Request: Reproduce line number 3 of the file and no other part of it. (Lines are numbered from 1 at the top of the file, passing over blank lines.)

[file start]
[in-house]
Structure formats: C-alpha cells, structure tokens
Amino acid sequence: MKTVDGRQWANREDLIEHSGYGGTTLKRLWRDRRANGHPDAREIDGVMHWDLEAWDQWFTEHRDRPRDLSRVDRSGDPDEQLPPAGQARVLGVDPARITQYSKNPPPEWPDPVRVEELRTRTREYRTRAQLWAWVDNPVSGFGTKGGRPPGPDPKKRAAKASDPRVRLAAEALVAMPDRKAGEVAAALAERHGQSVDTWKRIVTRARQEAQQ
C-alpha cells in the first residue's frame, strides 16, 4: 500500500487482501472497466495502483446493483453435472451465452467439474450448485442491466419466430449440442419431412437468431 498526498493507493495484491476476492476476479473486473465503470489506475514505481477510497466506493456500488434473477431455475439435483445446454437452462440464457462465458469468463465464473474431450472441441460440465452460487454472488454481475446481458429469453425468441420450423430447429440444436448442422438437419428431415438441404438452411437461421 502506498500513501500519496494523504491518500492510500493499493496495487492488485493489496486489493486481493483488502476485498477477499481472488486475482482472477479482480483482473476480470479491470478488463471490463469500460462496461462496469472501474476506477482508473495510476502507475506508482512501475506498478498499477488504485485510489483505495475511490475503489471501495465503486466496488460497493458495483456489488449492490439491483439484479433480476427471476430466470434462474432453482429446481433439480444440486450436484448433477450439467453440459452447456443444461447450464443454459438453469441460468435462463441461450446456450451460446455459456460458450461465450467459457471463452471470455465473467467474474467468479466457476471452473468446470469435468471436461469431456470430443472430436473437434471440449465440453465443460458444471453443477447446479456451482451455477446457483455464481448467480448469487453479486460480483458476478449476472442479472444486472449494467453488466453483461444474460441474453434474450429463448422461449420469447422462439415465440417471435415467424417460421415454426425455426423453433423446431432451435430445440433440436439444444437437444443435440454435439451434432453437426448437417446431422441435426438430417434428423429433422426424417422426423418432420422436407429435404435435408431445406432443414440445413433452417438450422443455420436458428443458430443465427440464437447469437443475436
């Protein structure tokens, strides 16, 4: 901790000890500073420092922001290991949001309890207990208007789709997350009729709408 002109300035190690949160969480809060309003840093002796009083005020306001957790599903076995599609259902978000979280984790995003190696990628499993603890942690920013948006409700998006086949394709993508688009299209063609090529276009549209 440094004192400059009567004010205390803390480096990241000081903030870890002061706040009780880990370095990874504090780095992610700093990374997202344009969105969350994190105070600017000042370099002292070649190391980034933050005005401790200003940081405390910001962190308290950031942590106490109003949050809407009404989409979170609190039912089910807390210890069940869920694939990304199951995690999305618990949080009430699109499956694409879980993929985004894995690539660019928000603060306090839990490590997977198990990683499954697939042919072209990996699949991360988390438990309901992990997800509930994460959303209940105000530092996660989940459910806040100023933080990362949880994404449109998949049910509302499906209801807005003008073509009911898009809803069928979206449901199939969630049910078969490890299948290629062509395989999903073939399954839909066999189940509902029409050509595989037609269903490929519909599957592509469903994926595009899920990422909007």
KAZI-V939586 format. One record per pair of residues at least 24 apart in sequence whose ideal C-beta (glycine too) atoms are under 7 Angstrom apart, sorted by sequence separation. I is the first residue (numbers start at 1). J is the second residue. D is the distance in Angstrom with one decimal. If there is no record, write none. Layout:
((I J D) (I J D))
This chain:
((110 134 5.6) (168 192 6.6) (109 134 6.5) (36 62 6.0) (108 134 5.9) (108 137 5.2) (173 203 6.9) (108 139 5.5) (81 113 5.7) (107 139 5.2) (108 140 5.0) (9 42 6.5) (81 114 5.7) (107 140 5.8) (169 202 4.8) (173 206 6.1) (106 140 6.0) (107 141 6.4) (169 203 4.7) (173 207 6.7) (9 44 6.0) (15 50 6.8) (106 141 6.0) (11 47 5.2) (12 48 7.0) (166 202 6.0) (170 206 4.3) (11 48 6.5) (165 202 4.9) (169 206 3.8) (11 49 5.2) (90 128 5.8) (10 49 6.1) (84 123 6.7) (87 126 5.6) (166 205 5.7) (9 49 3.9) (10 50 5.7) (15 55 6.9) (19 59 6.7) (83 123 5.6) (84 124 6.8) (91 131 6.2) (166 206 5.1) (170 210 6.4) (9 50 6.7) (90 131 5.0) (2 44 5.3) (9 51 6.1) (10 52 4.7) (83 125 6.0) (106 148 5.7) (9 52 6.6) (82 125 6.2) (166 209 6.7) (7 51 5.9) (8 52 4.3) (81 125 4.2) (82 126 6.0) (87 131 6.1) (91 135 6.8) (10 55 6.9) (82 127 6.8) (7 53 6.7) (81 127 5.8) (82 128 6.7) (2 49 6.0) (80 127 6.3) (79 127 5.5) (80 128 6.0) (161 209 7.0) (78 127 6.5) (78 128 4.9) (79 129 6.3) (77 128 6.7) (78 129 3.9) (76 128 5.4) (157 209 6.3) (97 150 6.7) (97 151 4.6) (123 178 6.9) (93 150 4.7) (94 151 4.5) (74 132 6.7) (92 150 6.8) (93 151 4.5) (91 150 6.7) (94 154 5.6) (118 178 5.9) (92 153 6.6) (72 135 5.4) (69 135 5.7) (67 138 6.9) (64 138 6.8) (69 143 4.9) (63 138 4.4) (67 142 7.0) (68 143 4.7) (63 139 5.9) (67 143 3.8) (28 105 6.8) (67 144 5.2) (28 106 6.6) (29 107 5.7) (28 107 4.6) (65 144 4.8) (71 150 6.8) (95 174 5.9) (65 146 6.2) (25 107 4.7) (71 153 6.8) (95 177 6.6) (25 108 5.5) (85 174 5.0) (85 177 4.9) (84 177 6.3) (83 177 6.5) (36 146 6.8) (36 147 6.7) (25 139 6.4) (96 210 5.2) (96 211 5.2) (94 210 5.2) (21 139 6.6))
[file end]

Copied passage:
Amino acid sequence: MKTVDGRQWANREDLIEHSGYGGTTLKRLWRDRRANGHPDAREIDGVMHWDLEAWDQWFTEHRDRPRDLSRVDRSGDPDEQLPPAGQARVLGVDPARITQYSKNPPPEWPDPVRVEELRTRTREYRTRAQLWAWVDNPVSGFGTKGGRPPGPDPKKRAAKASDPRVRLAAEALVAMPDRKAGEVAAALAERHGQSVDTWKRIVTRARQEAQQ